Girls’ group home won’t return

A group home for girls, which was once located on 6612 N. 12th Street, won’t be coming back to Oak Lane. Last week, the Juvenile Justice Center (JJC), a nonprofit that provides shelter and services to troubled youth throughout the city, withdrew a zoning application that would have allowed it to operate at that site.

The JJC closed down recently to repair its 12th Street location, which is technically zoned as single-family residential, and therefore requires a zoning use variance to function as a group home. In September, the JJC applied for the variance in order to reopen — this time, completely legally. The site would have housed, at most, six teenagers and two supervisors.

The Zoning Board of Adjustment was set to hear JJC’s arguments on Dec. 22, but because neighbors opposed the group home, the center bowed out. The JCC, which is funded by city’s Department of Human Services, has several group and foster homes across the city, including one on Germantown Avenue.

One Oak Lane resident, who apparently hadn’t heard the news, was at the ZBA hearing. He asked for anonymity, and then said, “We’re concerned because of the way it’s been run in the past. That house of girls got out of control.”

But members of the Oak Lane Community Action Association, the major force opposing the center, say their apprehension is more complex than that. They oppose the group home because, they claim, it would further dilute the neighborhood’s residential character.

“We’re over-institutionalized,” says Kelly McShain-Tyree, an Association board member. “In a 10-by-10-block area, there are more churches here than anywhere else in the country.”

(McShain-Tyree was unable to cite a source for this data, however, and the reporter could not find any proof of it.)

Regardless, in order to become less institutional, the Association is working to attract families from Mt. Airy, Chestnut Hill and the suburbs with the promise of cheaper, yet comparable housing. At the same time, the group is pushing more businesses and agencies like JJC out of its residential areas, and into its commercial regions, like on Old York Road between Cheltenham Avenue and Oak Lane Road.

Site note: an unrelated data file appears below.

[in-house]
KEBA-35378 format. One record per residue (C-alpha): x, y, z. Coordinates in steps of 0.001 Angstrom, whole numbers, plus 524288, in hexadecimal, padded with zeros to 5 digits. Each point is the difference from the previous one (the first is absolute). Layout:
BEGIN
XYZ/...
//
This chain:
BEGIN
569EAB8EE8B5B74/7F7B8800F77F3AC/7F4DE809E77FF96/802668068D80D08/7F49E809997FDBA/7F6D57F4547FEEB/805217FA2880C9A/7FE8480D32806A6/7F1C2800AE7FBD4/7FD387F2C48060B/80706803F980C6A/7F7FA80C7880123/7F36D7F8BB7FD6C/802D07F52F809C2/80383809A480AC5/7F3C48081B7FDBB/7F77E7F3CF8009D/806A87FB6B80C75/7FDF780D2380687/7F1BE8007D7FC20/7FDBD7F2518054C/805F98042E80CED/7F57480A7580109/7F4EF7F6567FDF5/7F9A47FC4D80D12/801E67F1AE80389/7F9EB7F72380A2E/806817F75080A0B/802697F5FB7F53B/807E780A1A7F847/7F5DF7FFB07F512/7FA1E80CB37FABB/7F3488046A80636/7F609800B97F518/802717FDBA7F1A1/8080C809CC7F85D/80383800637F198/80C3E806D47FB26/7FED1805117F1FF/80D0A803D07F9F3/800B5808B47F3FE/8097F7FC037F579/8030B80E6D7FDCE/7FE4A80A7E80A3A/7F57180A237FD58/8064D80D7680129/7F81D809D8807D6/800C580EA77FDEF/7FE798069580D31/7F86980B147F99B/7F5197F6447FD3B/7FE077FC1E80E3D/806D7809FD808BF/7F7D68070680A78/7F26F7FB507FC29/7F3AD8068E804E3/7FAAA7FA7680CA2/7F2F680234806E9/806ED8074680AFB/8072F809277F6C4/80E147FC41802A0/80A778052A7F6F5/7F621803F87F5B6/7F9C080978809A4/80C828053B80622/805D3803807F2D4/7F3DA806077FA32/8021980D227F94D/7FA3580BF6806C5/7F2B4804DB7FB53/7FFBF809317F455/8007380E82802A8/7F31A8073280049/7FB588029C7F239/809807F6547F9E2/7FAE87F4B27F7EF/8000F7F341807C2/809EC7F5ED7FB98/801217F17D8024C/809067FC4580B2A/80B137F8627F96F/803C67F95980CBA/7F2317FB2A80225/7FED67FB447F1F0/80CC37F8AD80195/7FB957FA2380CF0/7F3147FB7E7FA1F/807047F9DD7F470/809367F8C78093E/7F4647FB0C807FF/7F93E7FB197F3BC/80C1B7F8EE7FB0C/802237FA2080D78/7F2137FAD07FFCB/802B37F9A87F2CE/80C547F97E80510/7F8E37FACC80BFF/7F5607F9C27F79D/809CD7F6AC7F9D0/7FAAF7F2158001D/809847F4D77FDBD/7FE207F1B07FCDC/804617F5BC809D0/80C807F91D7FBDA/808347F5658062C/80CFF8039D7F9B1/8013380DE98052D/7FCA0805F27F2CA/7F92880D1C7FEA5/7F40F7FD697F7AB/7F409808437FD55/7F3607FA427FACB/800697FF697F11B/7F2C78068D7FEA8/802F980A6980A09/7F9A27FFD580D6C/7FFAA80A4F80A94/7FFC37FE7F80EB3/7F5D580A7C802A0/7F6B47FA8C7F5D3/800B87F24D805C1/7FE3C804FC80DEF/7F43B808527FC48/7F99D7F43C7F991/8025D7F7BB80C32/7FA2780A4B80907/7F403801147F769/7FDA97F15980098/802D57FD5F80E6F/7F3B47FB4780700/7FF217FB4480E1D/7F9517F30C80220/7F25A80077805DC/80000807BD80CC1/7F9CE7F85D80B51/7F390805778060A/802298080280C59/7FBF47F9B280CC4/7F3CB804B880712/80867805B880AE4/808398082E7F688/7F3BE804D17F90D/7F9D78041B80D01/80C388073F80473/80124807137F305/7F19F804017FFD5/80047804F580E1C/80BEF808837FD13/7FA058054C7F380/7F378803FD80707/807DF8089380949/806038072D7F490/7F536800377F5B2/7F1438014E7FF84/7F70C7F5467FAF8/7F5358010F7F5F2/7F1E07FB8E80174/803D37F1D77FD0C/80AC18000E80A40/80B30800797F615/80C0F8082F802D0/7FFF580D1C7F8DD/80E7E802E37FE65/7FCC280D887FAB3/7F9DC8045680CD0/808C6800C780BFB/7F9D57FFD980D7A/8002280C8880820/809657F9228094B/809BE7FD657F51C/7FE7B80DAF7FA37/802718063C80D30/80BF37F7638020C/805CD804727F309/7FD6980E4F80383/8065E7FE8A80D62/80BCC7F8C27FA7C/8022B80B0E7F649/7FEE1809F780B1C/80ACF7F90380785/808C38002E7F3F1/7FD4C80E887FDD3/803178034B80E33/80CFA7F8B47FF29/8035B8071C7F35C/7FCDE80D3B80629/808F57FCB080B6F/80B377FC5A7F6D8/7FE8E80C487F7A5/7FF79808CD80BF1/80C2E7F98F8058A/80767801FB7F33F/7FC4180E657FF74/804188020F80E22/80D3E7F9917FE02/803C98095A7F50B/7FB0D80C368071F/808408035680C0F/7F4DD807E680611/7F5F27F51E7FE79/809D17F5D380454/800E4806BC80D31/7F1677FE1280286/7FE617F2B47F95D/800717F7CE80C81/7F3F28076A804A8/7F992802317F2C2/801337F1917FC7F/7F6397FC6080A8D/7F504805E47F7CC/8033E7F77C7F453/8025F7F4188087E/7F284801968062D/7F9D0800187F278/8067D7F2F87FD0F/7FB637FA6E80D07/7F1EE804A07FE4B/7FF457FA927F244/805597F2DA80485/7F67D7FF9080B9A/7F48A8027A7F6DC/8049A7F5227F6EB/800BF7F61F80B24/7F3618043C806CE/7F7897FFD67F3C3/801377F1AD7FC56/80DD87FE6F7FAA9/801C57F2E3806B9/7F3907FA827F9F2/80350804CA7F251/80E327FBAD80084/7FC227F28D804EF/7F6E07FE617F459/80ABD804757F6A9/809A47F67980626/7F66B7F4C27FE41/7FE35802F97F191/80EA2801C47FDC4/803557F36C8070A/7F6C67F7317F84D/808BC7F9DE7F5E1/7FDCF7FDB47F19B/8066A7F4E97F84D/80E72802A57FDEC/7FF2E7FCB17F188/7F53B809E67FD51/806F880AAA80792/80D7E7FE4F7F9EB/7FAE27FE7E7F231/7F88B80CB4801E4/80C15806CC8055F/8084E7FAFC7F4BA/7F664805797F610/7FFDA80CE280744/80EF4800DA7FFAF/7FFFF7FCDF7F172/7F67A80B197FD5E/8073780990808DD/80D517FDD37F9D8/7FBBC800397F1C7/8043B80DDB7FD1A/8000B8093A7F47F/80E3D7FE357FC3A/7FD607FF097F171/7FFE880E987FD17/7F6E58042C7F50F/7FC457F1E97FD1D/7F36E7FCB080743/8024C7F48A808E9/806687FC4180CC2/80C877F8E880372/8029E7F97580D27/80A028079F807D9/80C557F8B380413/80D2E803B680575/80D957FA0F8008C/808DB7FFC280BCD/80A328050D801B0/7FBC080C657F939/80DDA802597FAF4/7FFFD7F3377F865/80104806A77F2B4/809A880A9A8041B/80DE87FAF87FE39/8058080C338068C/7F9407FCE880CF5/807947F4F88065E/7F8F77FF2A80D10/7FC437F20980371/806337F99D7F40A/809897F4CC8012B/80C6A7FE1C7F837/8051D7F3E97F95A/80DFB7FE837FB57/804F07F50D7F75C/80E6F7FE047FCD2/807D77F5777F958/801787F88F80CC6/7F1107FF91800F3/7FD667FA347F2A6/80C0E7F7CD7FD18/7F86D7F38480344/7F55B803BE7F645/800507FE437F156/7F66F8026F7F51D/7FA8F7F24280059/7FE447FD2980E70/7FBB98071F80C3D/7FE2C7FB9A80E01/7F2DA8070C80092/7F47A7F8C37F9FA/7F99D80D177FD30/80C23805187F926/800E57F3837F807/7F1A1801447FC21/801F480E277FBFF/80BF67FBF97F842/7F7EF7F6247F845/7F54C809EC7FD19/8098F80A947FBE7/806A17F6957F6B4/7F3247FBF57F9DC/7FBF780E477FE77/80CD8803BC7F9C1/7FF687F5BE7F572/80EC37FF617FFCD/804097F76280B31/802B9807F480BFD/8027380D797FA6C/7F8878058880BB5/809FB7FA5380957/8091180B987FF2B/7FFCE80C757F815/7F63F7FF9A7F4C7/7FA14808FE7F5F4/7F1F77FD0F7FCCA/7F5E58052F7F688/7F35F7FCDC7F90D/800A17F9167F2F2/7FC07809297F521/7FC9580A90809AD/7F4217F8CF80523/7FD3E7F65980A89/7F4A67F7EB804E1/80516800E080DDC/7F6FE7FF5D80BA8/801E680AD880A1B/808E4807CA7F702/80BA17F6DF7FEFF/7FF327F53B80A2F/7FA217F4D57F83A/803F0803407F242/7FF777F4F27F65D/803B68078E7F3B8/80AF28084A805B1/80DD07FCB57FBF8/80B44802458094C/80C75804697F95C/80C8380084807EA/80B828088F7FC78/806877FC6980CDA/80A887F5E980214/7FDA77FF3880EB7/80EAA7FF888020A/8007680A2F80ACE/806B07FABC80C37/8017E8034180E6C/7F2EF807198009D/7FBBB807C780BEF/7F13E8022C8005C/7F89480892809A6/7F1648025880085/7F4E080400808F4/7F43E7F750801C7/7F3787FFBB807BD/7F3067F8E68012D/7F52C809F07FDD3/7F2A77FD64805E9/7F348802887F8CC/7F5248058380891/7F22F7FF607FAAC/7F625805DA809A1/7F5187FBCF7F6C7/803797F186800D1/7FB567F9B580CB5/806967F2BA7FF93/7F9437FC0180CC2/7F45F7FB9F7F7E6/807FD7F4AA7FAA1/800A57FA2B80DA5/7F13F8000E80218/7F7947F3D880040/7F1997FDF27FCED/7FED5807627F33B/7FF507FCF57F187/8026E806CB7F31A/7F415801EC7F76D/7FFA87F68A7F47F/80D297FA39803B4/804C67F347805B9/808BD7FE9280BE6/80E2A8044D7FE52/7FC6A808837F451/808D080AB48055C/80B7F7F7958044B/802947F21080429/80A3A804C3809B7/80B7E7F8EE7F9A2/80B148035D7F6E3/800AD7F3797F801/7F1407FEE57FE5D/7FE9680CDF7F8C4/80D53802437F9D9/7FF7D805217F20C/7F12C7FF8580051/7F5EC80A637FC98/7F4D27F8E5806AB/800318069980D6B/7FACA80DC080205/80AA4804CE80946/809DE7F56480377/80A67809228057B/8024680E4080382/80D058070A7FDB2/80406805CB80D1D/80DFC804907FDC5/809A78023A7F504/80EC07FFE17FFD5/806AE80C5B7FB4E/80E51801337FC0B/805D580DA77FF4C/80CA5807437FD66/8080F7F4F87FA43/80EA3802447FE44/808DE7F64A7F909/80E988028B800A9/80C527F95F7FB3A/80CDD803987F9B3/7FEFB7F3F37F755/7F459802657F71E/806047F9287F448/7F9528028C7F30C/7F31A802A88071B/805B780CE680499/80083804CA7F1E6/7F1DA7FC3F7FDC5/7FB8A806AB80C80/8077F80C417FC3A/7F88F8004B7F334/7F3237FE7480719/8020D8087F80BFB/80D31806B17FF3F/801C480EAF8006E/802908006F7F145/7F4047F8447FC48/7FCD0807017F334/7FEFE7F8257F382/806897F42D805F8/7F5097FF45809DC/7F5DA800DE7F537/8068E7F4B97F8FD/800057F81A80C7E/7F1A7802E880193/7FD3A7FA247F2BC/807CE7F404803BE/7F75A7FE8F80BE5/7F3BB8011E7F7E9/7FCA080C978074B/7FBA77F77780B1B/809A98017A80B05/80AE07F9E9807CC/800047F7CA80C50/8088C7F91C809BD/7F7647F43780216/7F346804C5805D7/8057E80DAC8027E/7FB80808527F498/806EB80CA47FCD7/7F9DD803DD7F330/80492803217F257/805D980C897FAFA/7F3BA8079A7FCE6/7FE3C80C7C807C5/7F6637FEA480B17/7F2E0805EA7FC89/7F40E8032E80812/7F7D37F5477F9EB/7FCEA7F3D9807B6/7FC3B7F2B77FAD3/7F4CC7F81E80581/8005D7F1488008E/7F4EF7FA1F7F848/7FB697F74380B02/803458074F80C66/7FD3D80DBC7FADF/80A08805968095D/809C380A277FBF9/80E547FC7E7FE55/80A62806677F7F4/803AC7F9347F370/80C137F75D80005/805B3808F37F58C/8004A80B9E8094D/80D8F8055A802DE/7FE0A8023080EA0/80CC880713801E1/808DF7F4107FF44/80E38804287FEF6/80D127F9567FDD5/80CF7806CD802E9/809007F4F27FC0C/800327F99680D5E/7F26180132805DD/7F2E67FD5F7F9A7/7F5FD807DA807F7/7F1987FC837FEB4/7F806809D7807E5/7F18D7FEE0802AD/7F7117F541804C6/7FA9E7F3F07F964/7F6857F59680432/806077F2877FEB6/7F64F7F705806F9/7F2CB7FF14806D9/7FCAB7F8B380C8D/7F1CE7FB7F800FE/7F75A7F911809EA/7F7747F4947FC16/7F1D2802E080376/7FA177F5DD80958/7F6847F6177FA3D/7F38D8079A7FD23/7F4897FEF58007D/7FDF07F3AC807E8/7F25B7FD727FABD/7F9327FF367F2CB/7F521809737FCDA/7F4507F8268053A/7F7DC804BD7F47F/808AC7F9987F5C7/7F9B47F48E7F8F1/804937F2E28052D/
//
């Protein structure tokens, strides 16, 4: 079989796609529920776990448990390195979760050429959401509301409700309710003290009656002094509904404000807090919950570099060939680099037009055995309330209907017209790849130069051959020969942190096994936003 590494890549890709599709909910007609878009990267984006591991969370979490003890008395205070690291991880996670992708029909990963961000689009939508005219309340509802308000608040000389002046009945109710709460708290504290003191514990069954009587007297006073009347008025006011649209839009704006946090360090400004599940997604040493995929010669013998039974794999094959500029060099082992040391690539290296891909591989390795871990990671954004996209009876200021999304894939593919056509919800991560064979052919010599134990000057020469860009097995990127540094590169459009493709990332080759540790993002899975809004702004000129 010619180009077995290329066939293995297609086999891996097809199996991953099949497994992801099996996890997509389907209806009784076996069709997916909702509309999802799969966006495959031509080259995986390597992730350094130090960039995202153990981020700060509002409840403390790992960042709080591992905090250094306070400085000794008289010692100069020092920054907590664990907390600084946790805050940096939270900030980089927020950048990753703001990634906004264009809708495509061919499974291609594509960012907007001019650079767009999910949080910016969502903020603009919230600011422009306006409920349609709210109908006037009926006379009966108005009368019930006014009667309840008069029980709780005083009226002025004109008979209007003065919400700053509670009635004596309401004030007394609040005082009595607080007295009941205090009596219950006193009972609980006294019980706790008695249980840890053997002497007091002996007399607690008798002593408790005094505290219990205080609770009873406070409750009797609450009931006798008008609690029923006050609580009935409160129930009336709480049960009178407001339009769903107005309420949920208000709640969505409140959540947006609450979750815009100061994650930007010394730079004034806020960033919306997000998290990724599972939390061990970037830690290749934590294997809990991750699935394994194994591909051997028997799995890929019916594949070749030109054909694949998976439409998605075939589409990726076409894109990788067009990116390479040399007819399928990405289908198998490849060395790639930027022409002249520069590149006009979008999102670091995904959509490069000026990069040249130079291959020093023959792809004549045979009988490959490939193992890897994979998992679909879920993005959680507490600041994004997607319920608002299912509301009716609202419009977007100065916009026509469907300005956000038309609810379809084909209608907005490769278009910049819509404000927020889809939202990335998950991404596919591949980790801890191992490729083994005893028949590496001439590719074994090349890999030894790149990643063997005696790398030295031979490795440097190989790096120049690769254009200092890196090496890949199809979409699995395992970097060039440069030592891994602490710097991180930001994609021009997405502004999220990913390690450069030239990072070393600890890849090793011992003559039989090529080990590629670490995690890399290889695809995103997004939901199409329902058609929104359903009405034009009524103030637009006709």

In fact, it baffles community members that some storefronts in that area remain vacant, while at the same time, JCC attempted to move into a residential area — and on top of that, business owners have recently tried to convert at least four of Oak Lane’s residential properties into daycare centers.

“We try to be so sensitive to the needs of these agencies,” says McShain-Tyree, “but we’re also working to stay sensitive to the needs of the community. Now if the agencies lived in the communities themselves, it might be a different story.”

But Henry Langsam, JJC’s attorney, isn’t so sure it would be. He believes the neighbors should happily accept an agency with a 34-year track record.

“[JJC] does a great job with children and youth, and in a responsible and alternative way,” he says. “This is the kind of institution that you want doing this work.”

Langsam says the neighbors aren’t concerned about residential homogeneity or quality-of-life issues, but money. In his estimation, they don’t want JJC to move in — or anyone except single families, for that matter — simply because it will lower their land values.

“It’s a NIMBY issue,” he says. “Every community has to do its share.”

Counters McShain-Tyree, “We want to direct agencies to our commercial spots, where they could do a greater good.”

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